SAVING NORMANTOWN SCHOOL - A Community Works Together


After months of official in-action, a late summer effort to close Normantown Elementary School and transport students to Glenville because of a mold problem, ended with parents and community members organizing and working to save the community school.

Parents and community members assembled for a work weekend to help prepare for a mobile classroom that has now been placed at the school.

Volunteers helped prepare two ditches, one for the water and another for the sewer.

Misty Pritt, a community volunteer and Challenge WV fellow said "We were fortunate to get a ditch witch donated, along with the fuel needed to operate it from Mr. Billie Houchin of Arnoldsburg."

The pipe needed to hook-up the mobile classrooms was donated by Flying W Plastics of Glenville.

All the fittings and electrical wire needed was donated generously by Appcon, and Hardman's, both located in Glenville.

Grass seed and straw for mulching was donated by Mr. Frank Minney and Sears Exxon in Stumptown provided bottled water for the volunteers throughout the weekend.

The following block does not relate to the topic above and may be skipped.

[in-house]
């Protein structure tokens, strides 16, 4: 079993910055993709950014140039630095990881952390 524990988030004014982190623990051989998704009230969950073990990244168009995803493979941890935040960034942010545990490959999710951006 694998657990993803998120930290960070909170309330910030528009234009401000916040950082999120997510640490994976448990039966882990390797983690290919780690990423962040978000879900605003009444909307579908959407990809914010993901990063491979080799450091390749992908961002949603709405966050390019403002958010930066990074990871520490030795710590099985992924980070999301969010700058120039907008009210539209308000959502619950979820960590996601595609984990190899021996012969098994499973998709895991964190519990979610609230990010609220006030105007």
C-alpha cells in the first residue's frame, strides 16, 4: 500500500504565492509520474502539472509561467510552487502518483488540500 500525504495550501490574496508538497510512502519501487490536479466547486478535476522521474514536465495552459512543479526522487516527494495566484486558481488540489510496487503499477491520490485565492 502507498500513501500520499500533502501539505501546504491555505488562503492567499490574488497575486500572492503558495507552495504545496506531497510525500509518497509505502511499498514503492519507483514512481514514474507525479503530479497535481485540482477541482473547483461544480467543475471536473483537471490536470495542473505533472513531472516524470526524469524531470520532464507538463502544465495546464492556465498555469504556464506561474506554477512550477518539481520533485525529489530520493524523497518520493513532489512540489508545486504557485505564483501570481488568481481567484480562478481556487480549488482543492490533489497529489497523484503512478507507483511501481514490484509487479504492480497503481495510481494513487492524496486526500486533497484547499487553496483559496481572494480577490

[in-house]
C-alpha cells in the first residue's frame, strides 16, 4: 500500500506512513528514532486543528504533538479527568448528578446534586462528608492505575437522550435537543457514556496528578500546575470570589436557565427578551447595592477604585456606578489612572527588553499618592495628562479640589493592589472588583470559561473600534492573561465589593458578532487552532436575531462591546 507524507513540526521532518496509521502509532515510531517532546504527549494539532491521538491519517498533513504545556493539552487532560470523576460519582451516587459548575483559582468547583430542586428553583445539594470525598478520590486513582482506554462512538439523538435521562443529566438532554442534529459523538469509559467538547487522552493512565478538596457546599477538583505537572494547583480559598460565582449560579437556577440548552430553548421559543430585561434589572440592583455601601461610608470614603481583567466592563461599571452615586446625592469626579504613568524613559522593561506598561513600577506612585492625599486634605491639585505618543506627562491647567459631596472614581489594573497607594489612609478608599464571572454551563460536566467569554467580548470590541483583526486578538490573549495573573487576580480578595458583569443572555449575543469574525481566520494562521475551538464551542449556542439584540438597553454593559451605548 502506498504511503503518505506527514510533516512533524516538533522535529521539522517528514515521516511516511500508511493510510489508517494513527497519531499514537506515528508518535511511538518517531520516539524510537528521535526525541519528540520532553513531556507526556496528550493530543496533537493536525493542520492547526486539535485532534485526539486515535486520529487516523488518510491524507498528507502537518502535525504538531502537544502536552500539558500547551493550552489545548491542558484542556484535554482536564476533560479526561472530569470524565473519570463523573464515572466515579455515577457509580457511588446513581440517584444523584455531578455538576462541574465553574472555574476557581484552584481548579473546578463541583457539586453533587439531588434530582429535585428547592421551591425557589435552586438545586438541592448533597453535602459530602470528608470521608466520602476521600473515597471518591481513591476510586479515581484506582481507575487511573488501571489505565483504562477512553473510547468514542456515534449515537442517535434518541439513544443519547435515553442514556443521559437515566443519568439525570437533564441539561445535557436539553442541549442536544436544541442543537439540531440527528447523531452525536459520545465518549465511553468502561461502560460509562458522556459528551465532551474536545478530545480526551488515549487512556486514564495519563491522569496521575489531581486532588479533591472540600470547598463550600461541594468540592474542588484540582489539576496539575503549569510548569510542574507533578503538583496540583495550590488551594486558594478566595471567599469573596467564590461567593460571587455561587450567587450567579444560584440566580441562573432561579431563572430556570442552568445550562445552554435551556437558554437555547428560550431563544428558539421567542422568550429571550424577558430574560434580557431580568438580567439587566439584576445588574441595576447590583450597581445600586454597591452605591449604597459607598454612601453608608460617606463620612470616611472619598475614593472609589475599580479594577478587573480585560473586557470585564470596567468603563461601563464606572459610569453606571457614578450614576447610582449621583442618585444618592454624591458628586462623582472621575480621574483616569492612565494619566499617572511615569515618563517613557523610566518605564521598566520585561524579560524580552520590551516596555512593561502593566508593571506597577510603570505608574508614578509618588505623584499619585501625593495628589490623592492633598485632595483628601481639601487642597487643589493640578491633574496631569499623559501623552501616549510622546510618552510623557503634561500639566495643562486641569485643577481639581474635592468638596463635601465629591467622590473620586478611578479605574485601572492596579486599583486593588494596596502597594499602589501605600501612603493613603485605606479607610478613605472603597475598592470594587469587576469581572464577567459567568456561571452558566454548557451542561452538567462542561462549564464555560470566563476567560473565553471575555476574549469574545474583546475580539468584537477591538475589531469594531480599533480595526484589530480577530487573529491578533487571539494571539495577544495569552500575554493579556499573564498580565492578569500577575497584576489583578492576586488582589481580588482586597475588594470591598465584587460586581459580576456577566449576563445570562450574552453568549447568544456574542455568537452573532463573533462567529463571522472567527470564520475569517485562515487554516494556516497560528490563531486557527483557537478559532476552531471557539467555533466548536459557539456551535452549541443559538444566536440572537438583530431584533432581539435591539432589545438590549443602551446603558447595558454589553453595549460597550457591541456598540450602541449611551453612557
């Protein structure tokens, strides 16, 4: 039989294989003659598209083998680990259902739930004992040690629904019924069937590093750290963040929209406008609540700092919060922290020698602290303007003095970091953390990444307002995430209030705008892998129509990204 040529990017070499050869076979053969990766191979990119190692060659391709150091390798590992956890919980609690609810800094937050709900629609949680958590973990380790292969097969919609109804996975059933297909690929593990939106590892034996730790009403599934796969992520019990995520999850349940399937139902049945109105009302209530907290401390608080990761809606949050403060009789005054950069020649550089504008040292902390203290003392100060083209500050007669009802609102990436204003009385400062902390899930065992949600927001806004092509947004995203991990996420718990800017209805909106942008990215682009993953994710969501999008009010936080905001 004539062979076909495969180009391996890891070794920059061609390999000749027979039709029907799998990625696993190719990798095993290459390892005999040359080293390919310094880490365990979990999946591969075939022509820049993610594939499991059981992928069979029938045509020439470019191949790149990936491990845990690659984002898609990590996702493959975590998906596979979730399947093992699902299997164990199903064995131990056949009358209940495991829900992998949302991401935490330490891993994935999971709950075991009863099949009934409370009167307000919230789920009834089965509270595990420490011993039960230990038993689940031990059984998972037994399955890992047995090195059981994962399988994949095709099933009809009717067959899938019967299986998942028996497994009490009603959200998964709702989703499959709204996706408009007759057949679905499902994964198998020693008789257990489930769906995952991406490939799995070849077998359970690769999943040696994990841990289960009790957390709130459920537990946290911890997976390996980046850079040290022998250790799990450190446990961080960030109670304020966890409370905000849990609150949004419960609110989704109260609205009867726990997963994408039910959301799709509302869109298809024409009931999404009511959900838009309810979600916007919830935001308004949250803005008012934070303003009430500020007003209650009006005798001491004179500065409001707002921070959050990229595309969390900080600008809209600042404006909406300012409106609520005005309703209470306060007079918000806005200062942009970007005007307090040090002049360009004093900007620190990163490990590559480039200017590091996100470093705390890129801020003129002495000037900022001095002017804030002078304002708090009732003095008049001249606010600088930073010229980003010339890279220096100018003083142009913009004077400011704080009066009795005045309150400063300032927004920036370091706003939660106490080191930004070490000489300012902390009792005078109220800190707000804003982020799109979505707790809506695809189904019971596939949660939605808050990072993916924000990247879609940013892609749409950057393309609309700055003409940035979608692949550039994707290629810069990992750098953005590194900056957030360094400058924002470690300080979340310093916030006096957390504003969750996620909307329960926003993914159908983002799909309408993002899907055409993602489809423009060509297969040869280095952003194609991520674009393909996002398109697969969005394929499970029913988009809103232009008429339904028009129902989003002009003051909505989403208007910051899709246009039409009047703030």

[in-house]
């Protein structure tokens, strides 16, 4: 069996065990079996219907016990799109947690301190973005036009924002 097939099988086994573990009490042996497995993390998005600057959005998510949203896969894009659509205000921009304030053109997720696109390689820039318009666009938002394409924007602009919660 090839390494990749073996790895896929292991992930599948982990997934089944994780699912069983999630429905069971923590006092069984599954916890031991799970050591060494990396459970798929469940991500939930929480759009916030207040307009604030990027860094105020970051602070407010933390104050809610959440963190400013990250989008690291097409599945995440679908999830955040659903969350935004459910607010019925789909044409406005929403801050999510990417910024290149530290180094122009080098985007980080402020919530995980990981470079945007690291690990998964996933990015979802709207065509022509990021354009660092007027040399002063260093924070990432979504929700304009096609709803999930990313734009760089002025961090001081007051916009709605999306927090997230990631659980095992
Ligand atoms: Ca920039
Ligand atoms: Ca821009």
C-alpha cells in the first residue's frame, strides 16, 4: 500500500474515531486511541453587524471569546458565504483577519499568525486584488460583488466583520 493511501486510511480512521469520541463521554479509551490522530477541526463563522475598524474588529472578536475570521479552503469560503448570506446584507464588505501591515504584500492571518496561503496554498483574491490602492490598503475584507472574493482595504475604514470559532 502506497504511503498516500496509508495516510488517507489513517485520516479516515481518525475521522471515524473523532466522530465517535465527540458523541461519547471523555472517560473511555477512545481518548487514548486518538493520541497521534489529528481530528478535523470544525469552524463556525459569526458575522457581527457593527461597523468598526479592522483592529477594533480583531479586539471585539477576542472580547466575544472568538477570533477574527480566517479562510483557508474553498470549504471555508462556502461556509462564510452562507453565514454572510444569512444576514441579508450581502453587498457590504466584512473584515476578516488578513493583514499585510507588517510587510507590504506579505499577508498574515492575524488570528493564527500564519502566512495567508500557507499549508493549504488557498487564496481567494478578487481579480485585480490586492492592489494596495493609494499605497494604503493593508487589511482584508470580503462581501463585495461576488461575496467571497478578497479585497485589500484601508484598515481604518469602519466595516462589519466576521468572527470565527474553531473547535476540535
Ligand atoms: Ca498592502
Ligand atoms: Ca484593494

The volunteer work crew consisted of Dennis and Amie Carder, Richard and Misty Pritt, Brian and Lisa Moore, Lisa Tanner, Justin Carter, Mike Wellings, and Patty Singleton.

"We were able to get both ditches dug, the pipe laid, the ditches covered, and the ground seeded and mulched within the two day period," said Pritt.

The group also built forms for concrete to be poured to correct some fire marshal violations. Mrs. Phyllis Starkey, a school board member, and her husband Leon, were present during the work weekend to show their support for the community effort.

"We know that our maintenance director stays covered-up because he is solely responsible for four elementary schools in the county and also the high school. Although he does not complain, we felt the undertaking at Normantown was too much for one person, and the community and parents wanted to lend him and our county a helping hand," said Pritt.

"There are so many people in our community who have gone out of their way to help," she said.

"We were amazed at the outpouring of support we found in our county and also in surrounding counties"

Pritt says there is a renewed sense of pride within the community.

"The obstacles we have faced this summer in Normantown have made us aware of the importance the community's role plays in saving our small schools," Pritt concluded.

"A small school cannot survive without community support, and vice-versa. A community loses its school, and it dies along with that school. We realize we need one another, and we are ready to pull together with one voice and save our school at Normantown," said Pritt.